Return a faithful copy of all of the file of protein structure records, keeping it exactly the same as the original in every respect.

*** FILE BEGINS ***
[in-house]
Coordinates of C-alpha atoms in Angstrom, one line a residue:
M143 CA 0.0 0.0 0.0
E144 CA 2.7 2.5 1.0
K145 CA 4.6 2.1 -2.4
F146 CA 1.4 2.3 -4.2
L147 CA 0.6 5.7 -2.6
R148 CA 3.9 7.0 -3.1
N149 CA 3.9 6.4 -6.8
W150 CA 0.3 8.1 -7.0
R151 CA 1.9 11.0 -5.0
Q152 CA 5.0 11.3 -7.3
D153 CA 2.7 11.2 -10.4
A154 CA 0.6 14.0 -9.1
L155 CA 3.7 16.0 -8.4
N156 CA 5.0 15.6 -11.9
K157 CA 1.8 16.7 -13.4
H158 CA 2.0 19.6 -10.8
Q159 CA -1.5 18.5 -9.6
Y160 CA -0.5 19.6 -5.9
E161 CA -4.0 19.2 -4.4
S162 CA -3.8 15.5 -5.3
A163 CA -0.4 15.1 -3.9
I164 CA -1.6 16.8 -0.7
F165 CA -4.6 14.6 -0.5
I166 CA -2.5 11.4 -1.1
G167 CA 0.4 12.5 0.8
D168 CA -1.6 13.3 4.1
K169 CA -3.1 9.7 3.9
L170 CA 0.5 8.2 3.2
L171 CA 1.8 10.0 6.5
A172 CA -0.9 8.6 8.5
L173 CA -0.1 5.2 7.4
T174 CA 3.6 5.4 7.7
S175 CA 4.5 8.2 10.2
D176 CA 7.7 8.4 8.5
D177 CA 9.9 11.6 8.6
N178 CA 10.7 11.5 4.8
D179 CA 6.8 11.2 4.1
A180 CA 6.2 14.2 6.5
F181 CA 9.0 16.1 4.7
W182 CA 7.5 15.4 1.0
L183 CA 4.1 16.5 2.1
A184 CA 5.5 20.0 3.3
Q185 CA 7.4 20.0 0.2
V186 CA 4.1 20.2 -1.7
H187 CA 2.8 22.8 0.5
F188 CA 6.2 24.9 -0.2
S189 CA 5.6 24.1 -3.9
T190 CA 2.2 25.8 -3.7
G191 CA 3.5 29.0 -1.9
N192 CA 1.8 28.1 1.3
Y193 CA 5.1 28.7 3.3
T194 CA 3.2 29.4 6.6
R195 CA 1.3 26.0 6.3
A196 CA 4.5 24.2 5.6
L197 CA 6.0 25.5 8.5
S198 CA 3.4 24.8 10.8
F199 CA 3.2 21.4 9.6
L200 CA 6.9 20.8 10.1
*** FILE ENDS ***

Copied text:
[in-house]
Coordinates of C-alpha atoms in Angstrom, one line a residue:
M143 CA 0.0 0.0 0.0
E144 CA 2.7 2.5 1.0
K145 CA 4.6 2.1 -2.4
F146 CA 1.4 2.3 -4.2
L147 CA 0.6 5.7 -2.6
R148 CA 3.9 7.0 -3.1
N149 CA 3.9 6.4 -6.8
W150 CA 0.3 8.1 -7.0
R151 CA 1.9 11.0 -5.0
Q152 CA 5.0 11.3 -7.3
D153 CA 2.7 11.2 -10.4
A154 CA 0.6 14.0 -9.1
L155 CA 3.7 16.0 -8.4
N156 CA 5.0 15.6 -11.9
K157 CA 1.8 16.7 -13.4
H158 CA 2.0 19.6 -10.8
Q159 CA -1.5 18.5 -9.6
Y160 CA -0.5 19.6 -5.9
E161 CA -4.0 19.2 -4.4
S162 CA -3.8 15.5 -5.3
A163 CA -0.4 15.1 -3.9
I164 CA -1.6 16.8 -0.7
F165 CA -4.6 14.6 -0.5
I166 CA -2.5 11.4 -1.1
G167 CA 0.4 12.5 0.8
D168 CA -1.6 13.3 4.1
K169 CA -3.1 9.7 3.9
L170 CA 0.5 8.2 3.2
L171 CA 1.8 10.0 6.5
A172 CA -0.9 8.6 8.5
L173 CA -0.1 5.2 7.4
T174 CA 3.6 5.4 7.7
S175 CA 4.5 8.2 10.2
D176 CA 7.7 8.4 8.5
D177 CA 9.9 11.6 8.6
N178 CA 10.7 11.5 4.8
D179 CA 6.8 11.2 4.1
A180 CA 6.2 14.2 6.5
F181 CA 9.0 16.1 4.7
W182 CA 7.5 15.4 1.0
L183 CA 4.1 16.5 2.1
A184 CA 5.5 20.0 3.3
Q185 CA 7.4 20.0 0.2
V186 CA 4.1 20.2 -1.7
H187 CA 2.8 22.8 0.5
F188 CA 6.2 24.9 -0.2
S189 CA 5.6 24.1 -3.9
T190 CA 2.2 25.8 -3.7
G191 CA 3.5 29.0 -1.9
N192 CA 1.8 28.1 1.3
Y193 CA 5.1 28.7 3.3
T194 CA 3.2 29.4 6.6
R195 CA 1.3 26.0 6.3
A196 CA 4.5 24.2 5.6
L197 CA 6.0 25.5 8.5
S198 CA 3.4 24.8 10.8
F199 CA 3.2 21.4 9.6
L200 CA 6.9 20.8 10.1